Oh, our hearts are filled with joy
For our master’s coming soon.
It may be in the morning,
Tonight or today at noon.

He left us with a promise
That we all are sure is true.
His time and ours are different
But we know that he is due.

We’ll no longer need the sun
For our master brings the light.
Then the gate will be opened
With awe inspiring might.

All hunger will be banished,
We will feast there by his seat.
His voice the sound of music
As we worship at his feet.

Forgiven indiscretions
We in our youth committed,
With love he has forgotten
And we will be admitted.

With so much unmeasured love,
He’s prepared for us a place.
There’ll be joy we can’t control
When we gaze upon his face.

And now the master’s coming.
Hear his trumpet fill the air?
All worries are forgotten,
He’s erased our every care.

Harry’s wife says, “Must you honk
Every time we’ve been away?
It irritates the neighbors…
You should hear what they all say.”

“When you honk your horn like that,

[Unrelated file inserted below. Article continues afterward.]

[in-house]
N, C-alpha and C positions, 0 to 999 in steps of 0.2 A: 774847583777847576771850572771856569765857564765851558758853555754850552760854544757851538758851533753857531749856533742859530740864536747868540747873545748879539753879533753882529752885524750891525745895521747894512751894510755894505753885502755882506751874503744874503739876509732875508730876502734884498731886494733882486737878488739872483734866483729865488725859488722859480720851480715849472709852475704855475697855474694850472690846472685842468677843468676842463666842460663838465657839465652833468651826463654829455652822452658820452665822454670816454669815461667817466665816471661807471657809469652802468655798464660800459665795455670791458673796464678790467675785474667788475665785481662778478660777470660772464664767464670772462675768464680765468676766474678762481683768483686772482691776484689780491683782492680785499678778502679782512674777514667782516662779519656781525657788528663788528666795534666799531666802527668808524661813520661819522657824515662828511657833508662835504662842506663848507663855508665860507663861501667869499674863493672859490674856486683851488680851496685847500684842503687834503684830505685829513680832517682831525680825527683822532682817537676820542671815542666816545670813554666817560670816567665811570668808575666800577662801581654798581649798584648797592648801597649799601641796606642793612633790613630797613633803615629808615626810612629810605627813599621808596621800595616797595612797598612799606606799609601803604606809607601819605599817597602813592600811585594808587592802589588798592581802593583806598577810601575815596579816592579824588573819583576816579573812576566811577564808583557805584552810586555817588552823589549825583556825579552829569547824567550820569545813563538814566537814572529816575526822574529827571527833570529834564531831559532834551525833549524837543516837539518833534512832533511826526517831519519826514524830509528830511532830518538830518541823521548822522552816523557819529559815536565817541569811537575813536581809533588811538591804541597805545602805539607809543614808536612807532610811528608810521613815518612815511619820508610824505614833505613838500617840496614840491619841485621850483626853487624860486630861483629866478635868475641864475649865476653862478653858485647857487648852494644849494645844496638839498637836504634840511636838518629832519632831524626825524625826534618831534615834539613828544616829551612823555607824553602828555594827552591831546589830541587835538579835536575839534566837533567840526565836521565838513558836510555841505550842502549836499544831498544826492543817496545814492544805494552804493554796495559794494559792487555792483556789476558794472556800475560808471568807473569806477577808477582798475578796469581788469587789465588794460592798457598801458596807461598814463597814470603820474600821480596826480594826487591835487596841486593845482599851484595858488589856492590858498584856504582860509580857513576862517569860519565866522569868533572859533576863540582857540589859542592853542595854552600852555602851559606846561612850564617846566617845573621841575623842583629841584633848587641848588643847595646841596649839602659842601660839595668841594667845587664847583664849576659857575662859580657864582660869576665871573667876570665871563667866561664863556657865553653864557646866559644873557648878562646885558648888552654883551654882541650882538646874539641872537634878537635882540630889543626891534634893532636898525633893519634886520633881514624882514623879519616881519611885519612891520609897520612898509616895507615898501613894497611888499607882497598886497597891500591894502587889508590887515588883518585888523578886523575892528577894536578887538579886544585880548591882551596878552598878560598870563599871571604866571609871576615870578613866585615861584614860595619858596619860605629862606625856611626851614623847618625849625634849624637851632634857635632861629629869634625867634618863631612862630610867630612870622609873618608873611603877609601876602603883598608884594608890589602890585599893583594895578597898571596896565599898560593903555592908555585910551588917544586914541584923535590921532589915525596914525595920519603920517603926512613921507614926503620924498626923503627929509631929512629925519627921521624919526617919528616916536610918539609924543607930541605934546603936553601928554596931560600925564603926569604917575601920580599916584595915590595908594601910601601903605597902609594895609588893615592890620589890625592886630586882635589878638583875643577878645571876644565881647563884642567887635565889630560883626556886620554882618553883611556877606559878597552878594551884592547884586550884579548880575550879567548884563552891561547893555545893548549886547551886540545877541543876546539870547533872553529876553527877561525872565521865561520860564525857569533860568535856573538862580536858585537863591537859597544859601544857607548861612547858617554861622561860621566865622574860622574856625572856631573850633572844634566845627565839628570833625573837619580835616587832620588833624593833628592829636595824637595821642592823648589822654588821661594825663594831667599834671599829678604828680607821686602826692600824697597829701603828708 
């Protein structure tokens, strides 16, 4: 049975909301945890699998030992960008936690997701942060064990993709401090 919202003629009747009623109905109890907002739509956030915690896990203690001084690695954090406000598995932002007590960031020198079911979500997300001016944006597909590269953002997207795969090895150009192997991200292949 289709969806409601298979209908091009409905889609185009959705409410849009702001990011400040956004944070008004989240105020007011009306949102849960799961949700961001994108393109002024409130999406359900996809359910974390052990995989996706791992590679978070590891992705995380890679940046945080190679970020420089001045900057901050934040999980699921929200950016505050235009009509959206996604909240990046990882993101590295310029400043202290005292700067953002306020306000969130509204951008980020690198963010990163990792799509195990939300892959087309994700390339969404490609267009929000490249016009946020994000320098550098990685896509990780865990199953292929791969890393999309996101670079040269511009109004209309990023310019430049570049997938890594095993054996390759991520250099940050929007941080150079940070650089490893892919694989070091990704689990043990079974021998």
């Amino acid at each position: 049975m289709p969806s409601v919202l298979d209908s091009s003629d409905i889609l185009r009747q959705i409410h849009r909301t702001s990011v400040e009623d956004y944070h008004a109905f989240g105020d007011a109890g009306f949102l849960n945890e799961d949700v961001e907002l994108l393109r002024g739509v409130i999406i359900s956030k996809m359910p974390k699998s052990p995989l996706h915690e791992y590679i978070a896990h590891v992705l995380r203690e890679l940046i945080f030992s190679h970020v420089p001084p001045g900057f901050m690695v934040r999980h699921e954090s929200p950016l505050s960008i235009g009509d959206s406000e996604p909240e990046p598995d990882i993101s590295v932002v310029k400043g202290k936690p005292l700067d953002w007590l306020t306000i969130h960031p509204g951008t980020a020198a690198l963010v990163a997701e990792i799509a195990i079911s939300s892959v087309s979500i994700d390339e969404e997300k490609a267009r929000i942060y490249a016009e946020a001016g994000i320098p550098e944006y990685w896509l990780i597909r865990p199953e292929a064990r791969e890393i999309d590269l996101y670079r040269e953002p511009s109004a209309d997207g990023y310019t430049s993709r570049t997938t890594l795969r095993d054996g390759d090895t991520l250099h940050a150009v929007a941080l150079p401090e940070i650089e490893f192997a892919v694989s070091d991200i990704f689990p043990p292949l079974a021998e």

Your dogs raise an awful din.
Hurry! Open up the door!
Let your stupid mutts come in!”


Don’t get upset with me like Ruth did, at least not until you’ve read the reasoning behind Homecoming.

All too often we attempt to apply human values to God’s plan for mankind. We insignificant humans can no more comprehend the thoughts and mind of God, then can the pets in this poem comprehend the daily activities of their master. If we approach our concept of God with this fact in mind, we will see how wrong it is for us to demand answers to every one of Gods mysteries.

Someone once said that humans are as ants in the sight of God. I know that God loves us more than I love ants but the comparison probably gives humans the benefit of the doubt. The whole point that I want to make, in Homecoming, is that it would be just as futile for God to try and explain His actions to us, as it would be for us to try to explain our actions to our pets.

Ruth’s poodle thinks that I am God and I’m not going to tell her any different.


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